Bodega Antigua Casa de Guardia

Spain has a rich wine heritage, vines were most likely first planted by the sea-faring Phoenicians in very ancient times, wine-making was refined and industrialized by the Romans, and praises of the Spanish wines were even sung by the later (abstaining) Moorish invaders. To sample some local wines in Malaga, I recommend stopping in at the Bodega Antigua Casa de Guardia. Founded in (1840)! this venerable institution is simply a large barrel-filled tasting room full of sweet dessert wines and brandys, including the famous local Andalusian Moscatel. IMG_6154Sample wines for just a little over one Euro a glass, poured straight from the barrel. The bartender keeps your tab written down in chalk on the marble bar. Only nine euros for a take-away liter that they will bottle right in front of you at the bar.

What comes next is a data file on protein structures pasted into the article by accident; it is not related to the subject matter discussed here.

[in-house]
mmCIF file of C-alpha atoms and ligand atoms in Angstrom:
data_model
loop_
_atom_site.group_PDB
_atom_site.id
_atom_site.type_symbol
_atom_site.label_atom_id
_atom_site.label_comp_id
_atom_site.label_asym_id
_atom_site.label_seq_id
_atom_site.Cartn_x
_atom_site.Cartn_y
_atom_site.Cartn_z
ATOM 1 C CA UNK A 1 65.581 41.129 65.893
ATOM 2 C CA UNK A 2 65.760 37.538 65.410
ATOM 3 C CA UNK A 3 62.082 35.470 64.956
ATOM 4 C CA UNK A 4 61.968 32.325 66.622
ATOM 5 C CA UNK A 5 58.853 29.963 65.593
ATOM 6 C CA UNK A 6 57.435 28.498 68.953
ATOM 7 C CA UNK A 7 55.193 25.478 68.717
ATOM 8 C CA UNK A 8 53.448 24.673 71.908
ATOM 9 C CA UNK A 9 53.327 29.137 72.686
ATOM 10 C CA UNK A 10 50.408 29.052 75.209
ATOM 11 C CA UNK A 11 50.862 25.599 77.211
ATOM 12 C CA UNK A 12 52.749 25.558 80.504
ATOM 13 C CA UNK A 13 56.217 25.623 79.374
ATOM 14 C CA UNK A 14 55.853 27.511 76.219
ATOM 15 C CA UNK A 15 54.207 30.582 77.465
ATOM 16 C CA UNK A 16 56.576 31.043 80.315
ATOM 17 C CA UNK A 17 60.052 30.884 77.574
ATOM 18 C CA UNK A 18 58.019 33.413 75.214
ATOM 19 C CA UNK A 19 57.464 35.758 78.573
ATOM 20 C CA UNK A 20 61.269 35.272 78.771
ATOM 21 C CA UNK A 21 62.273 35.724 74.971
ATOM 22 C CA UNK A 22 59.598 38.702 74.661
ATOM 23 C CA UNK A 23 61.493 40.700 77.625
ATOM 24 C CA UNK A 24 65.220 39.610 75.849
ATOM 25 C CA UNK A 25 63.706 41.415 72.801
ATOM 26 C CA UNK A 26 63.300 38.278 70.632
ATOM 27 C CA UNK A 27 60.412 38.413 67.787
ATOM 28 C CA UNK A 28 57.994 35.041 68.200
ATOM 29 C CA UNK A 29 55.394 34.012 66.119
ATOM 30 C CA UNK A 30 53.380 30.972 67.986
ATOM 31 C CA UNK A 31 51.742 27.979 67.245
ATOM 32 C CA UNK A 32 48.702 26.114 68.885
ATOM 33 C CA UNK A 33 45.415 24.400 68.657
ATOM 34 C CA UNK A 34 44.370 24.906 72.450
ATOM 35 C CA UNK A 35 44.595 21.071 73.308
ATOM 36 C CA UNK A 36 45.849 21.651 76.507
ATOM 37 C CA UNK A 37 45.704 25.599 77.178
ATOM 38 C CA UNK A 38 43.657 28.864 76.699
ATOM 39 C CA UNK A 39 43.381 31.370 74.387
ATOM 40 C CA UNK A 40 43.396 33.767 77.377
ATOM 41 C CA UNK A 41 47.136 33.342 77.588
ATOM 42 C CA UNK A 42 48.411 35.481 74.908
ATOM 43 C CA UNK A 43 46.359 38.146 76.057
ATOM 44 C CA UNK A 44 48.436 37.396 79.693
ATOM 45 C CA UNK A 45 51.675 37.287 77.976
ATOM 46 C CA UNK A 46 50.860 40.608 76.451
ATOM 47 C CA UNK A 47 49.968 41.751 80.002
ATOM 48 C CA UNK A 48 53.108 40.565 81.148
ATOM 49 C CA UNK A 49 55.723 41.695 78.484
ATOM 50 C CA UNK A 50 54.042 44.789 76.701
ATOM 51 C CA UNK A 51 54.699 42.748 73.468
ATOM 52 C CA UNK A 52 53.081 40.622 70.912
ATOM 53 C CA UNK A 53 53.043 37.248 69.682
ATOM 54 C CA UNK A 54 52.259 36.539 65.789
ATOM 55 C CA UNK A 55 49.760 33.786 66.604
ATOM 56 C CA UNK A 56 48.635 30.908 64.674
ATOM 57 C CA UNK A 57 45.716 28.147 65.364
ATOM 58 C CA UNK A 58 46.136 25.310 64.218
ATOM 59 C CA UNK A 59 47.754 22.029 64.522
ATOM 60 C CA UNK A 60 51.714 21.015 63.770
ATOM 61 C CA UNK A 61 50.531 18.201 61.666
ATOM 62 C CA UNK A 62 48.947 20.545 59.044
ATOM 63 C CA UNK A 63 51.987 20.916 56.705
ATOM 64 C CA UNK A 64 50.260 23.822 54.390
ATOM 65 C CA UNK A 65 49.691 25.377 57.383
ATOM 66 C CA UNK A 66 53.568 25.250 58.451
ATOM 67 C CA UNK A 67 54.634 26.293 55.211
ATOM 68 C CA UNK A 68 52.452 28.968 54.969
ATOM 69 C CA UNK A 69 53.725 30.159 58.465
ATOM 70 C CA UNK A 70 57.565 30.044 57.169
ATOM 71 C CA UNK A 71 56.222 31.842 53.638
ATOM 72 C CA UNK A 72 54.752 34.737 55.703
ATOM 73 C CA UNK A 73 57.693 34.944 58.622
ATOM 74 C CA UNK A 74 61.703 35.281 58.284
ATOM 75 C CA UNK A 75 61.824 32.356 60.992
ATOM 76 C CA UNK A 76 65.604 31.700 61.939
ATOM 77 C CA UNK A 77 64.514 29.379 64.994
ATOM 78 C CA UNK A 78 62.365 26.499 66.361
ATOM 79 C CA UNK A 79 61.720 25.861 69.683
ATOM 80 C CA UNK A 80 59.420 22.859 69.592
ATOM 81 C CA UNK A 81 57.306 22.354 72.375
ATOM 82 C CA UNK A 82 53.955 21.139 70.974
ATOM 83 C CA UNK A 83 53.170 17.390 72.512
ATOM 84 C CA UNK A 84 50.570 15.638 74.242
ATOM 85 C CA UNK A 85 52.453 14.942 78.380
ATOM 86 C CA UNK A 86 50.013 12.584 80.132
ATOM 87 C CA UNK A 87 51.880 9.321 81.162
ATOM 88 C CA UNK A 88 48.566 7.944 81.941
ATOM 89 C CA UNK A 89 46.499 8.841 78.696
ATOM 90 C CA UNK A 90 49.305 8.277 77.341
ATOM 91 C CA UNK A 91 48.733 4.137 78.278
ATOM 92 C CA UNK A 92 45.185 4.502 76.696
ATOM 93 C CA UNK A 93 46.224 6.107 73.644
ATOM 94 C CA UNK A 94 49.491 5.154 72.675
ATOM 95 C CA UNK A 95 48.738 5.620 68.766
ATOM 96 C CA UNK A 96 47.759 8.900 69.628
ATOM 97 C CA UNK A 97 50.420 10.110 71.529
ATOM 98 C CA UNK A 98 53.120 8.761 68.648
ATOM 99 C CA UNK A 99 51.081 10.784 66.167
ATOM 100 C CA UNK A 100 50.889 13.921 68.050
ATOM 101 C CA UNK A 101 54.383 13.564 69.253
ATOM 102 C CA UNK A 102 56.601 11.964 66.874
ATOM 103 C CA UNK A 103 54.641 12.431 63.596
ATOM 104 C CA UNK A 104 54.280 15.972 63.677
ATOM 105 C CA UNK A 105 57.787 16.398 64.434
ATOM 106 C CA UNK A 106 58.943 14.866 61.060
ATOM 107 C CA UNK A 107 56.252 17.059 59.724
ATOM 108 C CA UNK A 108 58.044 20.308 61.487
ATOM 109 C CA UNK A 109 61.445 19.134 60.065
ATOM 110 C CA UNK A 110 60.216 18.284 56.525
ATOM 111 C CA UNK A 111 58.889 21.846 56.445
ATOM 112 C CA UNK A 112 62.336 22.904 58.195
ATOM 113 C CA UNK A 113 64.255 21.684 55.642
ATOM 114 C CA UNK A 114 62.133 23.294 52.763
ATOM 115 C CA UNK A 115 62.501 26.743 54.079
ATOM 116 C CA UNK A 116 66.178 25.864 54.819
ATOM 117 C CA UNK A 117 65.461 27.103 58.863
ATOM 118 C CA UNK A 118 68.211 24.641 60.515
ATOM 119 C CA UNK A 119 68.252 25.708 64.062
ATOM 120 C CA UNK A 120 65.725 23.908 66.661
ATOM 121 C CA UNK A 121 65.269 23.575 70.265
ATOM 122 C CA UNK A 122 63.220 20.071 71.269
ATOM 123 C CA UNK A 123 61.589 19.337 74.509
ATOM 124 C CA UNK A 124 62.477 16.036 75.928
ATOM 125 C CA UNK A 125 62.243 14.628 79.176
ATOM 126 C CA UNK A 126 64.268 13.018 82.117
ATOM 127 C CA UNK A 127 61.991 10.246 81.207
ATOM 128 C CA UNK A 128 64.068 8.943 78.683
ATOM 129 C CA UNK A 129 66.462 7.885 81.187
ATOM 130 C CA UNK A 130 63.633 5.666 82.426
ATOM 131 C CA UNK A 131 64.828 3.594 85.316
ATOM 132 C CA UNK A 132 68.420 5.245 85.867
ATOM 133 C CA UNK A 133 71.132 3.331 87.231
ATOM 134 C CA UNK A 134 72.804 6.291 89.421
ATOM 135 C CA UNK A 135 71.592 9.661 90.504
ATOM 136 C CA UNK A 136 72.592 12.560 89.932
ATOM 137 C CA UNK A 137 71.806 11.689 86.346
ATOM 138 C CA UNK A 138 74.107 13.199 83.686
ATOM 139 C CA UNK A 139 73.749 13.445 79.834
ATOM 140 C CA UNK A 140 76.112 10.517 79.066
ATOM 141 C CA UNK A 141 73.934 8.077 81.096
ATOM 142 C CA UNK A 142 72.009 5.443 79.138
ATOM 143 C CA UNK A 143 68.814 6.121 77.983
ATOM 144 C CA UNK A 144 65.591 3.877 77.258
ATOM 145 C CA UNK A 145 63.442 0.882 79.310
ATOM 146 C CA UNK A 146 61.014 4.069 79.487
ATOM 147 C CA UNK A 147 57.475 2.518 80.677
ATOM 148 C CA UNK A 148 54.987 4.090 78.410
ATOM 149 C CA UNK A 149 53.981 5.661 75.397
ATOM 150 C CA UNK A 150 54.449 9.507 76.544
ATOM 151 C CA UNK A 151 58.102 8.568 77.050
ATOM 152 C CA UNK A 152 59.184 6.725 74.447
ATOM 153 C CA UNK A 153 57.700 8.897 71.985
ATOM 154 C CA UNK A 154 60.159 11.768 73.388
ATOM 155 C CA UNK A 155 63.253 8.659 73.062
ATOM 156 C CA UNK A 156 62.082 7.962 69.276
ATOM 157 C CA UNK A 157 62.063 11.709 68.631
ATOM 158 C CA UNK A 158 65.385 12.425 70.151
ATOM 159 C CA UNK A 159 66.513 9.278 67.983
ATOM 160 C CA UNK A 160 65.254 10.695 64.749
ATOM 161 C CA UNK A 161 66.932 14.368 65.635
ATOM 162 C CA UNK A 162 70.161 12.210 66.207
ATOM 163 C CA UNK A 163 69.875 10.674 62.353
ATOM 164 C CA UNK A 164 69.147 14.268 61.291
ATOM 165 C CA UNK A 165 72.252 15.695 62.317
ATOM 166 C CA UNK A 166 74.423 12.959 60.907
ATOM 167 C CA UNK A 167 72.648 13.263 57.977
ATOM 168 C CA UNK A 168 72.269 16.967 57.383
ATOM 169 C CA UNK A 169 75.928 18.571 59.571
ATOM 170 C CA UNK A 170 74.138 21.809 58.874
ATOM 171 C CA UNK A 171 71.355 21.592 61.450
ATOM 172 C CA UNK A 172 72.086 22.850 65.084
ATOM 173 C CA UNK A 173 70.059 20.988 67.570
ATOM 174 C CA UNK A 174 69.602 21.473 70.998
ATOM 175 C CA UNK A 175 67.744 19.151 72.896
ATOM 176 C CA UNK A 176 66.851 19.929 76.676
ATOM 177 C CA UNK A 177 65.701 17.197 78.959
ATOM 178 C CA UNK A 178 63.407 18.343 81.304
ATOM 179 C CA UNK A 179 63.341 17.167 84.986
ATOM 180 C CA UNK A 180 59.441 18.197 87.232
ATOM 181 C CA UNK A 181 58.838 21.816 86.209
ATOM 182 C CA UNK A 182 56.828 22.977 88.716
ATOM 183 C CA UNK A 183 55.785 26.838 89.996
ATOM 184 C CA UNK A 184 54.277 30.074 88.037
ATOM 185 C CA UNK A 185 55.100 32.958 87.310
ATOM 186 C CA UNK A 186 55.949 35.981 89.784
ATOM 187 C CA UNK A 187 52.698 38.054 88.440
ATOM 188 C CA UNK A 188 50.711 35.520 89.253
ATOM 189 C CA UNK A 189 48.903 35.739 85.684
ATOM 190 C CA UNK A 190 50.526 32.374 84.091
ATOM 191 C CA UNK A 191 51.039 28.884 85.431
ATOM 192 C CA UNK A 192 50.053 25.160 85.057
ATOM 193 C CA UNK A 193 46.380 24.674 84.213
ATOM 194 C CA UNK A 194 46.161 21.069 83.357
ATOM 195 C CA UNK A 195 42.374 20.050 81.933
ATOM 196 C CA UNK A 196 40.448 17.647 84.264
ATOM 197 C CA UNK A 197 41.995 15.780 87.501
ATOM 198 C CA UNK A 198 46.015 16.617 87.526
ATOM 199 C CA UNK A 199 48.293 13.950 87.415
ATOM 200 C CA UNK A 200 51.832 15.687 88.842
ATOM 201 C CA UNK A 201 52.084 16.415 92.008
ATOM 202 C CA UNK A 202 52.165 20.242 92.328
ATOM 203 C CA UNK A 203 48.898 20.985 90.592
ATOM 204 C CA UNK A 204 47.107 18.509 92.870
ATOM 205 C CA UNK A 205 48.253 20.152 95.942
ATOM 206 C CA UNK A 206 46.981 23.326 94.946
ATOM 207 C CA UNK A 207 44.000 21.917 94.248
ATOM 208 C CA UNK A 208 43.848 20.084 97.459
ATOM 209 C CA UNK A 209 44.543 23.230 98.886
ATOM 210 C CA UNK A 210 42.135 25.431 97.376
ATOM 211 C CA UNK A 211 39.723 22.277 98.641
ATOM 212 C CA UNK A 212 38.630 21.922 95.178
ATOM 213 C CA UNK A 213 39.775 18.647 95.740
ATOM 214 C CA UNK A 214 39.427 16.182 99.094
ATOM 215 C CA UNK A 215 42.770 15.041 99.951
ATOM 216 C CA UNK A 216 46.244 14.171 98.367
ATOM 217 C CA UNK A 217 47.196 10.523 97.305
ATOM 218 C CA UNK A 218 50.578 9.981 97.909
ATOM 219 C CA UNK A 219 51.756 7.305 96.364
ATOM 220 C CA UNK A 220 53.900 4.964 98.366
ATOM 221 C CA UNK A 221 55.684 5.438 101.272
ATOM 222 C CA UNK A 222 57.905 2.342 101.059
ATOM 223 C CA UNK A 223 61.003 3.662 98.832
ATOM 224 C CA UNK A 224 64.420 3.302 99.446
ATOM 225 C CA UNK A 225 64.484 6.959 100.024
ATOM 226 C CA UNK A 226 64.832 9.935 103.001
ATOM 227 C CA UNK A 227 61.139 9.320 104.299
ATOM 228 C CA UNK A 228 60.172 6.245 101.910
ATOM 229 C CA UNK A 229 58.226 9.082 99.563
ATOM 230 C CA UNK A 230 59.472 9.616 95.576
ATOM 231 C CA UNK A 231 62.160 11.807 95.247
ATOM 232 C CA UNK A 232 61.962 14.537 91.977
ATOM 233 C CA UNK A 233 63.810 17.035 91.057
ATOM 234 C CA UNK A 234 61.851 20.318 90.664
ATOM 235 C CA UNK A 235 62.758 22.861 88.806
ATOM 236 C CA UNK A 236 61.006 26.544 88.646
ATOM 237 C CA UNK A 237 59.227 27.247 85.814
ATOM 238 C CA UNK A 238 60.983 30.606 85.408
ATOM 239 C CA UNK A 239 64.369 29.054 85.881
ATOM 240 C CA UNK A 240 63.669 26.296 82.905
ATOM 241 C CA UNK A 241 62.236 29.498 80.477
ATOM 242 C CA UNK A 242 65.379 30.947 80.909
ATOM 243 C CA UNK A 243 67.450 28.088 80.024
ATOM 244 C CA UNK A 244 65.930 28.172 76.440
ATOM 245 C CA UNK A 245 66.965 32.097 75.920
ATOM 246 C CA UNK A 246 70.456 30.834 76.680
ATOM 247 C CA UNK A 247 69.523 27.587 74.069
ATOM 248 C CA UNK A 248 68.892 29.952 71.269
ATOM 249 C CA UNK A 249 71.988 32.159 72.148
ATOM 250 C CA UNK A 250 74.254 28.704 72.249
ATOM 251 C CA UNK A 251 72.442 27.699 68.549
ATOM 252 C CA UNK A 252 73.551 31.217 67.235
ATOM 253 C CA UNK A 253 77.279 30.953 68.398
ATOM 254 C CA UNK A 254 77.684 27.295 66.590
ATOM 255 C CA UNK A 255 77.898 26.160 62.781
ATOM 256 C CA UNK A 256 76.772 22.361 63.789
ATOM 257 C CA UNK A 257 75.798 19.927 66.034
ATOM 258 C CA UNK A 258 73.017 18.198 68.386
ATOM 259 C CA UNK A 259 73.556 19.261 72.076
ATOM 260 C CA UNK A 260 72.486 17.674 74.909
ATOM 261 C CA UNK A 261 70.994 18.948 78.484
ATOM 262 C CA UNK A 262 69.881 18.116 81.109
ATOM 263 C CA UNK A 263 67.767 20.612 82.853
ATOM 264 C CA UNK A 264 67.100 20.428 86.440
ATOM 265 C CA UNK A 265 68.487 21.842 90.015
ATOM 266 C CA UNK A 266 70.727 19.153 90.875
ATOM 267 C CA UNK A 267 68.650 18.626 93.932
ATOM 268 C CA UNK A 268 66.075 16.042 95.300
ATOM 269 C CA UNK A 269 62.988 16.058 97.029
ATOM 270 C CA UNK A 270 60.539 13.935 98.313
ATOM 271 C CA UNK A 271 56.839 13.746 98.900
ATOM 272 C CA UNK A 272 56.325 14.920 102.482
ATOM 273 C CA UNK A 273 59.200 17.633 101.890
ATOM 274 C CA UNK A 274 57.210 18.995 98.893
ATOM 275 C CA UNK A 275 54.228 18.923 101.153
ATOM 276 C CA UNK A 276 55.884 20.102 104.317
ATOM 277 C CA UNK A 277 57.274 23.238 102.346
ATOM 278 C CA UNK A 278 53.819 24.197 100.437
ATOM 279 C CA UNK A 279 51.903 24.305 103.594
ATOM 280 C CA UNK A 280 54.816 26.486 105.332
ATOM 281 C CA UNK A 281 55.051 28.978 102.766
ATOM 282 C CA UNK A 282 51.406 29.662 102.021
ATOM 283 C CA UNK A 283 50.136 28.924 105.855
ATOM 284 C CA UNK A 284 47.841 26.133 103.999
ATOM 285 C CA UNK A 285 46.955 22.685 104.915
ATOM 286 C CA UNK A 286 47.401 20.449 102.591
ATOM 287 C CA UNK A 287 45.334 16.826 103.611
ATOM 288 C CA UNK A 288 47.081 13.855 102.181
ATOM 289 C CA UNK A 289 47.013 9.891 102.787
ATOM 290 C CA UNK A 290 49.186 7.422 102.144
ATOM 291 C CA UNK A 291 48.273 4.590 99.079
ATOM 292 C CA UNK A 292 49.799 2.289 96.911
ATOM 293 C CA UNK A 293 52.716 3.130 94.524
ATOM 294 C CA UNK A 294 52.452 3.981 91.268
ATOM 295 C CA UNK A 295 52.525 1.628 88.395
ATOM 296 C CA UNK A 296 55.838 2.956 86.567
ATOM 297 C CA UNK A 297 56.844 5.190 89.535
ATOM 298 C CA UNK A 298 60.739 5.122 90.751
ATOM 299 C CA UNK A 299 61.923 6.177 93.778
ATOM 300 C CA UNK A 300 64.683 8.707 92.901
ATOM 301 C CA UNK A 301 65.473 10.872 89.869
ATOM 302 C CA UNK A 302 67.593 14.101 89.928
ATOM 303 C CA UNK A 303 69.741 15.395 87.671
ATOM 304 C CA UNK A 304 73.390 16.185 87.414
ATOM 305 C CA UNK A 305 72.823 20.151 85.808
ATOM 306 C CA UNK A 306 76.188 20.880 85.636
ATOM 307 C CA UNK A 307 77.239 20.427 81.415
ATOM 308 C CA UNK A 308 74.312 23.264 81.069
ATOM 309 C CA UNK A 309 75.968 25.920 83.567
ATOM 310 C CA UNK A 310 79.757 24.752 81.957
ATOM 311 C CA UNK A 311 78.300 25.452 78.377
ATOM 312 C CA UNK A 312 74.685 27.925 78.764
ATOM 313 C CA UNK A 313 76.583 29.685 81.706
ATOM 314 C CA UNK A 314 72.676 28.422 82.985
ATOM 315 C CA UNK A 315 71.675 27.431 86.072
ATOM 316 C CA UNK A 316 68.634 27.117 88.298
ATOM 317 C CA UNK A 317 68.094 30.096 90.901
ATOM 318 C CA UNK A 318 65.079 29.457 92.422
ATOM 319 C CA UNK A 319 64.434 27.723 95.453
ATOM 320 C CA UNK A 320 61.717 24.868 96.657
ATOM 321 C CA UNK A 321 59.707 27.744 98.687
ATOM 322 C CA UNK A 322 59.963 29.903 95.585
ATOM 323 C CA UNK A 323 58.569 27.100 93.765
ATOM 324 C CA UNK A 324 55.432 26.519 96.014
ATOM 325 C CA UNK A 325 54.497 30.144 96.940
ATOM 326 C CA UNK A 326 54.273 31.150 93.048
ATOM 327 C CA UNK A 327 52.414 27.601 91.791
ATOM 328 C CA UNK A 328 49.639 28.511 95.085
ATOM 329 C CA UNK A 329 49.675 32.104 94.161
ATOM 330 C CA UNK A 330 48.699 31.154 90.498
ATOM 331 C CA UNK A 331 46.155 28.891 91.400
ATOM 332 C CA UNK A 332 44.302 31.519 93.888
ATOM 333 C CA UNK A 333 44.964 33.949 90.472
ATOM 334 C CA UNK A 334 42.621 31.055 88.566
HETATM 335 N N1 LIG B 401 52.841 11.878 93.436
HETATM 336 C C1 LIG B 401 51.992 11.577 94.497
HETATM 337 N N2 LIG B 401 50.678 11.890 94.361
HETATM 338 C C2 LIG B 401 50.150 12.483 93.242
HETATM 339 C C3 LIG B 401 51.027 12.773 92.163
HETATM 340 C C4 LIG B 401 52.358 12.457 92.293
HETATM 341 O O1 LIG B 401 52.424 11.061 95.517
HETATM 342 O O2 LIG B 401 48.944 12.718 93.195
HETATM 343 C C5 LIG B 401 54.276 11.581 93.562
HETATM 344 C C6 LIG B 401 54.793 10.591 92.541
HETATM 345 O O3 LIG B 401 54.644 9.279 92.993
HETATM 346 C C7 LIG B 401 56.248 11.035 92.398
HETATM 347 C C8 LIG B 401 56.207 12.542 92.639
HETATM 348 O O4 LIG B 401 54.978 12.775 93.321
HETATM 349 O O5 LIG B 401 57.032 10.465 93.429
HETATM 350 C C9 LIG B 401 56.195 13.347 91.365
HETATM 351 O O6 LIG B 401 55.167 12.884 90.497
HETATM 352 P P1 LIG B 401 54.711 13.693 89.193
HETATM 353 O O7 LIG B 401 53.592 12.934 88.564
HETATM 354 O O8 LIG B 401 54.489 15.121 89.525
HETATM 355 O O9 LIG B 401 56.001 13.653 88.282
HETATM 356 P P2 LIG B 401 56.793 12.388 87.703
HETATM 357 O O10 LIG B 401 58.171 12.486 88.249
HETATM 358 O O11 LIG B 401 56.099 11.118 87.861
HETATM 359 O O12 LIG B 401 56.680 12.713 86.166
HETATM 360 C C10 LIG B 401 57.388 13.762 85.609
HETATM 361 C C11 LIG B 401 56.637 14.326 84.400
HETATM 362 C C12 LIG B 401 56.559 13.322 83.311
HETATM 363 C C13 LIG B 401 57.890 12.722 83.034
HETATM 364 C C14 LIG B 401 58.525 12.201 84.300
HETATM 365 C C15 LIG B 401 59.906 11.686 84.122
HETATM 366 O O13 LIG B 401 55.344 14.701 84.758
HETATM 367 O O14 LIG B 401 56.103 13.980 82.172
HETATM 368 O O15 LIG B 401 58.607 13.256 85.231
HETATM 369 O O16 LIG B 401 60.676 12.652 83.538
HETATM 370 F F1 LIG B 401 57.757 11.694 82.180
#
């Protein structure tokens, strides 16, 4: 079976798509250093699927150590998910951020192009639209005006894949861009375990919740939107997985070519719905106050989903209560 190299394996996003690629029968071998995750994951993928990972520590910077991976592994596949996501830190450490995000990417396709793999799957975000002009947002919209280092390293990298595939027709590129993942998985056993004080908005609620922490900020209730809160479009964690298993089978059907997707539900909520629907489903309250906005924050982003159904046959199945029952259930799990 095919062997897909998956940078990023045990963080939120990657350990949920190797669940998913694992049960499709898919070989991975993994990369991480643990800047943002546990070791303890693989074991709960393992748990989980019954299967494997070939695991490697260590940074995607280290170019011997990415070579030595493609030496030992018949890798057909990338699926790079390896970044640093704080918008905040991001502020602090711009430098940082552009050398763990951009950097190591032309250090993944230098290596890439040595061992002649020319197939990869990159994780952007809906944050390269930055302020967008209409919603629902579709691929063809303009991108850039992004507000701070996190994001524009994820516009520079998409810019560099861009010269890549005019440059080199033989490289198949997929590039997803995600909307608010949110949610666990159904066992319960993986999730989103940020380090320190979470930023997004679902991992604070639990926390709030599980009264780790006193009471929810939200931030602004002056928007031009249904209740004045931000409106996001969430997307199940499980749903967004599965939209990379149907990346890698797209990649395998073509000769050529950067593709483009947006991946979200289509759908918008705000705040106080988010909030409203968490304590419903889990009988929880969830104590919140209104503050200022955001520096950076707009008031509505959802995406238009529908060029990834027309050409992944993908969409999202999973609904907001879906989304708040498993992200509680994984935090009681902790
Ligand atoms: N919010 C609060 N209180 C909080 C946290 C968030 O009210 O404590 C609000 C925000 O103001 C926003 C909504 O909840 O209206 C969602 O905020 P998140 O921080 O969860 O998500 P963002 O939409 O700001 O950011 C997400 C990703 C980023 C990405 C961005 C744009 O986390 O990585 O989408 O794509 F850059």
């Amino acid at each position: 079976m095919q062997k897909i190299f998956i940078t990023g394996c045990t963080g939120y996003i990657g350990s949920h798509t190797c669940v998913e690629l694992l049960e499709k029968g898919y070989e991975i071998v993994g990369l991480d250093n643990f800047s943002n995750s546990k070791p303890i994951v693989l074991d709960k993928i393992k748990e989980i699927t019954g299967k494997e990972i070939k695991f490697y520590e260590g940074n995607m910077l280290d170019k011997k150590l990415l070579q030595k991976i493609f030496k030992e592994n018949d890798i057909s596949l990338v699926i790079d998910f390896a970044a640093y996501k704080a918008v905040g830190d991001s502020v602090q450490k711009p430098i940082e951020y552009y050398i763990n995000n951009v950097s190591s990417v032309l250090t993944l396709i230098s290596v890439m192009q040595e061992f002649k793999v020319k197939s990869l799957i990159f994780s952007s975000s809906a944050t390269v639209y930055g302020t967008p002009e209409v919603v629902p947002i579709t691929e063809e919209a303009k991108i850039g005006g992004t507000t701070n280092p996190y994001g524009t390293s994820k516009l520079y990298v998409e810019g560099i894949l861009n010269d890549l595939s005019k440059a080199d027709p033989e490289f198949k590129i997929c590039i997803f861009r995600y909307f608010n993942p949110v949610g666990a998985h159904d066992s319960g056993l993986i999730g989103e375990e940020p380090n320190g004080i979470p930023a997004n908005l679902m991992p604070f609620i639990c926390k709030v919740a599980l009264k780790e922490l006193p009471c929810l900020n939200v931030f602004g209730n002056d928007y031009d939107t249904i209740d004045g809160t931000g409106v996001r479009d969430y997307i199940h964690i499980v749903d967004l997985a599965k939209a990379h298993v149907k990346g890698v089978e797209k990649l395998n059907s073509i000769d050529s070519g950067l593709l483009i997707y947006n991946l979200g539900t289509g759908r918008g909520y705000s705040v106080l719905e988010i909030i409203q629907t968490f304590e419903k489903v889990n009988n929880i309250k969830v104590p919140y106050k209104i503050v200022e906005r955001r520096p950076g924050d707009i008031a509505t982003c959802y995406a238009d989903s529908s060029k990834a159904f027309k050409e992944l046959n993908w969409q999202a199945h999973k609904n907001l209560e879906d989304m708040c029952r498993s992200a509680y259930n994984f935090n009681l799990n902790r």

This venue is right on the main drag of the city, near all buses and trains, so it is very convenient to get to. They also offer some very simple tapas; try the sardines for some real local flavor. Right up the block, there is a gigantic city market with fresh fish, meats, and various local delicacies if you feel like doing some shopping or browsing of the gorgeous local produce before or after your visit.


Bodega Antigua Casa de Guardia, Alameda Principal 18, 29005 Malaga, Spain (Centro)

High Time for Brine Time

Last night was high time for brine time.  Did you brine your bird yesterday?


There are various methods, but essential ingredients are salt, water, lemon zest, brown sugar, fresh rosemary, thyme, bay leaves and peppercorns. After brining overnight, and stuffing the bird into the oven, and I must it smells amazing in my house, let’s hope the taste and juiciness is just as good!